The Greatest Game: Tetris (1989)
Does this one need any description? Arguably the perfect game, Tetris has been experienced by everyone, including you, your mother and possibly your great-grandmother. The seemingly simple puzzler latches on to your mind the moment you start, and even hours after stopping, the desire to match up blocks for an ultimate four-line “clear” can subconsciously invade your dreams. Most importantly, Tetris sold the Game Boy right from launch, making it a ludicrously popular system with incredible longevity.
Although versions existed before the Game Boy pack-in, and the game continues to be released in new iterations, Tetris never found a better home than on that spinach-tinted screen. You could play it for a few minutes before bed (warning: see above) or kill hours on end during a dull family vacation. Many copycats and admirable competitors have come along, but few games - puzzle or otherwise -can match Tetris for that ideal, object-manipulating meditation. And the purest form of that experience remains the one that released 20 years ago on Nintendo’s very first handheld.
The second greatest: Pokemon Red / Blue (1996)
The ridiculously layered RPG formula that Pokemon Red / Blue pioneered is so perfect, it’s remained nearly unchanged throughout four generations (over 10 years) of Pokemon games. Kids can play through Red / Blue easily, without suspecting the depth that lurks below. For the dedicated, however, the world of EV training and IV breeding in Red / Blue is one of the most hardcore and rewarding experiences of all time.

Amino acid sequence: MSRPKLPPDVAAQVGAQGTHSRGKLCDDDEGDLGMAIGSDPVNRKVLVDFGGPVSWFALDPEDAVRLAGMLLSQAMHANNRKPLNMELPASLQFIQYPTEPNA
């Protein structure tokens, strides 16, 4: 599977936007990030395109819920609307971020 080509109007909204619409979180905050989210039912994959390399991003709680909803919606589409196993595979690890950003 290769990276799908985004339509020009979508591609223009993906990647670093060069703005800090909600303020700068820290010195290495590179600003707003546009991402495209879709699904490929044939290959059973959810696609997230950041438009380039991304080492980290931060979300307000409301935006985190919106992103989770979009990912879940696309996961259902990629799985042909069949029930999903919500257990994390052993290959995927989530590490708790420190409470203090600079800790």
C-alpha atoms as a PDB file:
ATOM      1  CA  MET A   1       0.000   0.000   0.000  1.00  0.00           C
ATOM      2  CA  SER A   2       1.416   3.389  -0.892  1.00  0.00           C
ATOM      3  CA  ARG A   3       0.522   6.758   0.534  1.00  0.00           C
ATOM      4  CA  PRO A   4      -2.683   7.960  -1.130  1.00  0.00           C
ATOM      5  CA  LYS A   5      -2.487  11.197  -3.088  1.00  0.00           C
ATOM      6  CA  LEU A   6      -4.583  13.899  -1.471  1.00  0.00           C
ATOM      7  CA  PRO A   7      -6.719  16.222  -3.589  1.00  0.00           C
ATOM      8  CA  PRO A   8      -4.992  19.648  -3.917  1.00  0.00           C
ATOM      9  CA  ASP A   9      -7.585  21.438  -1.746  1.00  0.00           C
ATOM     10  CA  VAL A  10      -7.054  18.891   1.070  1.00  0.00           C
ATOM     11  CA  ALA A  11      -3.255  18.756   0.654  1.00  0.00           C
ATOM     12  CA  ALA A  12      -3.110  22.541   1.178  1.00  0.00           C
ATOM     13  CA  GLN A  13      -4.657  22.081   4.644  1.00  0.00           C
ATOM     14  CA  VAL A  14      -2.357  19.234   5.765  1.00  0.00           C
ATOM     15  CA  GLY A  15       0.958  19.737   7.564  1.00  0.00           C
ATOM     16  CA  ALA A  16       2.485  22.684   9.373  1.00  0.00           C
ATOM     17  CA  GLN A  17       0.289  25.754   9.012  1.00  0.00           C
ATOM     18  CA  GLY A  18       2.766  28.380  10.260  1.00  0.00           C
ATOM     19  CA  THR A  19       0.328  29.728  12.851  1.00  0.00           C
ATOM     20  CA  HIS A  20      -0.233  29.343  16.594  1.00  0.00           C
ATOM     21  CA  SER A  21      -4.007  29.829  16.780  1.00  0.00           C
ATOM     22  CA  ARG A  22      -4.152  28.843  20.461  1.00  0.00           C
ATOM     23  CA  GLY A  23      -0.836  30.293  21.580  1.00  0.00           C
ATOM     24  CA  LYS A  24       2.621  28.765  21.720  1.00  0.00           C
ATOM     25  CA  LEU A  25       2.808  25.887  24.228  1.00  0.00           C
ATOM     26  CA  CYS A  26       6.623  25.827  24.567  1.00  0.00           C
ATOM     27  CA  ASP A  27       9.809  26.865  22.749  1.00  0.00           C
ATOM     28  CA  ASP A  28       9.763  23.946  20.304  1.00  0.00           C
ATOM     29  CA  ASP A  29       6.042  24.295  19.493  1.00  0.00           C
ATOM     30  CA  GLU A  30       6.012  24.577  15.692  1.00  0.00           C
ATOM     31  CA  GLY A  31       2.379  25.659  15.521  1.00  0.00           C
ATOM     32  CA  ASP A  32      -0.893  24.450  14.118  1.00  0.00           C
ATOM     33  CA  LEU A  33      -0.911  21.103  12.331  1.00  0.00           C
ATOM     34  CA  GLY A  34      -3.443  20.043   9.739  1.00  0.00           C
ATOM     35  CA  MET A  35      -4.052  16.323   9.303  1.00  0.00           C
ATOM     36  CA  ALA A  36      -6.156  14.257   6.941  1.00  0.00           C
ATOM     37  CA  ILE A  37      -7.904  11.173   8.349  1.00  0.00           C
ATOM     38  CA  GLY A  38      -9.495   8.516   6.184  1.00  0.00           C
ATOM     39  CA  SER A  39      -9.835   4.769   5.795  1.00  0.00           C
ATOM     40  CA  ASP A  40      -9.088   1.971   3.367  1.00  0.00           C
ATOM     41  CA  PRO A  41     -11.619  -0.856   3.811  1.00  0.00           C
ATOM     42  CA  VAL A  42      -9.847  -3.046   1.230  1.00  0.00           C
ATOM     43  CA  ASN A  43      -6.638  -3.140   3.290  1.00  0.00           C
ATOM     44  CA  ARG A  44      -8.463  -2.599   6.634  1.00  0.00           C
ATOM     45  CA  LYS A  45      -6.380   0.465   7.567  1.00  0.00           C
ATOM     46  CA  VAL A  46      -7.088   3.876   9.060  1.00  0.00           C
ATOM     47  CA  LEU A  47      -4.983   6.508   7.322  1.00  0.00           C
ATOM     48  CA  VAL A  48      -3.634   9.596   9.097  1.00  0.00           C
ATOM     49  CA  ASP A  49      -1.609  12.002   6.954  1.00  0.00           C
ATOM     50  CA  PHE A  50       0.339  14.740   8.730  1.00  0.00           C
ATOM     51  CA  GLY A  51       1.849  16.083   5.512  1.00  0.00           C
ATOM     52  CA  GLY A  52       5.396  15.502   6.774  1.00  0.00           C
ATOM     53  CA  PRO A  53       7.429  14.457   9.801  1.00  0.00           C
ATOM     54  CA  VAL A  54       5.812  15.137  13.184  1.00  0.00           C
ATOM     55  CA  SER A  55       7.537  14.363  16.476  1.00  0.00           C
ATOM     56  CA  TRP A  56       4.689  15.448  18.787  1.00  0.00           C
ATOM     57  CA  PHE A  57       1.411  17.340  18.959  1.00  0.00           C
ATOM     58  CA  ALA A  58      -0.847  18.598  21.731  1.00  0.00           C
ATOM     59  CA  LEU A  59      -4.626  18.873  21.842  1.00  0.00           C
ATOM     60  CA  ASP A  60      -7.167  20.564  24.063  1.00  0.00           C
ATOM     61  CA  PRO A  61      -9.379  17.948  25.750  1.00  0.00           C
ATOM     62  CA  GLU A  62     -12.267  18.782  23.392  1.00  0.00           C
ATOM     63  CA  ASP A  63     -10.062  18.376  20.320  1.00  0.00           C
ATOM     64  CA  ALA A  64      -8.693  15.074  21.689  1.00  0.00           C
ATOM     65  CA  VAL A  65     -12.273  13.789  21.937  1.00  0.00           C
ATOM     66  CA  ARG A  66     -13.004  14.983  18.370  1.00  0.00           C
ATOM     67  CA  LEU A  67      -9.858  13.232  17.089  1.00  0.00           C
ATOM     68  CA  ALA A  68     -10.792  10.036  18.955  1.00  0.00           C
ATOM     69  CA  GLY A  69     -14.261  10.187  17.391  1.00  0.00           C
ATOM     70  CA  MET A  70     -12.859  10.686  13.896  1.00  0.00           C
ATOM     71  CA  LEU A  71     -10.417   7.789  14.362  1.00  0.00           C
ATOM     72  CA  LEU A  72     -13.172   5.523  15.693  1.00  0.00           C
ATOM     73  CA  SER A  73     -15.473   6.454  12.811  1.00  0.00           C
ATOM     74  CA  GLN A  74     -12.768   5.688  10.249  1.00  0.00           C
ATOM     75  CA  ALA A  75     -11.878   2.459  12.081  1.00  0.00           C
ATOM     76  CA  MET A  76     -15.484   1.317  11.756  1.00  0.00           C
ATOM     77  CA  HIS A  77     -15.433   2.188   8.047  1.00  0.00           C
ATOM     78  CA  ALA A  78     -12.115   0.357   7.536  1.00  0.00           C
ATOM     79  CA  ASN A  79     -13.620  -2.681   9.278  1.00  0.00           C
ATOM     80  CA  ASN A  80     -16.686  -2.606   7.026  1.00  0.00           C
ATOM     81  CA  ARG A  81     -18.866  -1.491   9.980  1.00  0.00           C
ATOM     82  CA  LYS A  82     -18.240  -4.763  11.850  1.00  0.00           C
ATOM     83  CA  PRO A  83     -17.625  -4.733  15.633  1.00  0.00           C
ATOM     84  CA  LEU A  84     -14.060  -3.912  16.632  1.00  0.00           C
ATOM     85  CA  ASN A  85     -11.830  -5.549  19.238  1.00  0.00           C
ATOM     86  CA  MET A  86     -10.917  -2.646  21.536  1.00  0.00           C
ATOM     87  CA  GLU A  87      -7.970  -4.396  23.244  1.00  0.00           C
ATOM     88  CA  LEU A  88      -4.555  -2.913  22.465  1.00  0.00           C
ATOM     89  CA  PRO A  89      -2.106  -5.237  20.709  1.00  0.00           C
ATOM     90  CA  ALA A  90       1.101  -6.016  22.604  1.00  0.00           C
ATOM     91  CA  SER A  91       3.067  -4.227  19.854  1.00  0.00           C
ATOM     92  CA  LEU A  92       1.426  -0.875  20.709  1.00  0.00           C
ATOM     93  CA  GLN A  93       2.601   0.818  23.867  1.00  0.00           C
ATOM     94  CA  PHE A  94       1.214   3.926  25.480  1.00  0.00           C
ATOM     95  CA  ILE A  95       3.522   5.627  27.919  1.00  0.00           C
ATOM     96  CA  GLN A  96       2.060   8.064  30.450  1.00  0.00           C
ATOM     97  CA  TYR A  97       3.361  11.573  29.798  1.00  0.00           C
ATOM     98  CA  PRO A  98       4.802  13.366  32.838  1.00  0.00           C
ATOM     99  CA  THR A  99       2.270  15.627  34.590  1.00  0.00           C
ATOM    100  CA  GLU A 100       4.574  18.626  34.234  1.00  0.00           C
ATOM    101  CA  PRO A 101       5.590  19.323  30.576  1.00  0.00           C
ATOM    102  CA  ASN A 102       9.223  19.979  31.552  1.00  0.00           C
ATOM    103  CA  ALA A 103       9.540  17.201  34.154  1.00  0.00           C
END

The Greatest Game: Mario Clash (1995)
Sigh… it’s hard to muster up genuine enthusiasm for a system that’s physically painful to play for more than 20 minutes. Be that as it may, Mario Clash represents the best mix of fake-virtual-reality gameplay and the original sewer-cleaning Mario Bros. game. Gameplay is as simple as the arcade ancestor – clear room after one-screen room of enemies by jumping on them and throwing their bodies at other enemies. Once the sewer pipes stop spewing monsters, you’re off to the next level.
Yes, it’s extremely basic. Yes, it’s far from a system seller. But when it comes to presenting faux 3D, where one pipe will take you “deeper” into the level and you throw your downed enemy’s body back toward your eyes, Mario Clash does as good a job as possible. Also, it’s one of only 14 US Virtual Boy games, and we sure as hell weren’t going to give it to Waterworld.
The second greatest: Wario Land (1995)
A surprisingly robust adventure game in the style of Six Golden Coins, the black-and-red-only Wario Land was the first game that caused actual eye strain from too much play time. It lost the top spot because, well, this kind of game isn’t suited for the Virtual Boy, and as a result one can only take so much before less strenuous options win out.
The Greatest Game: Advance Wars (2001)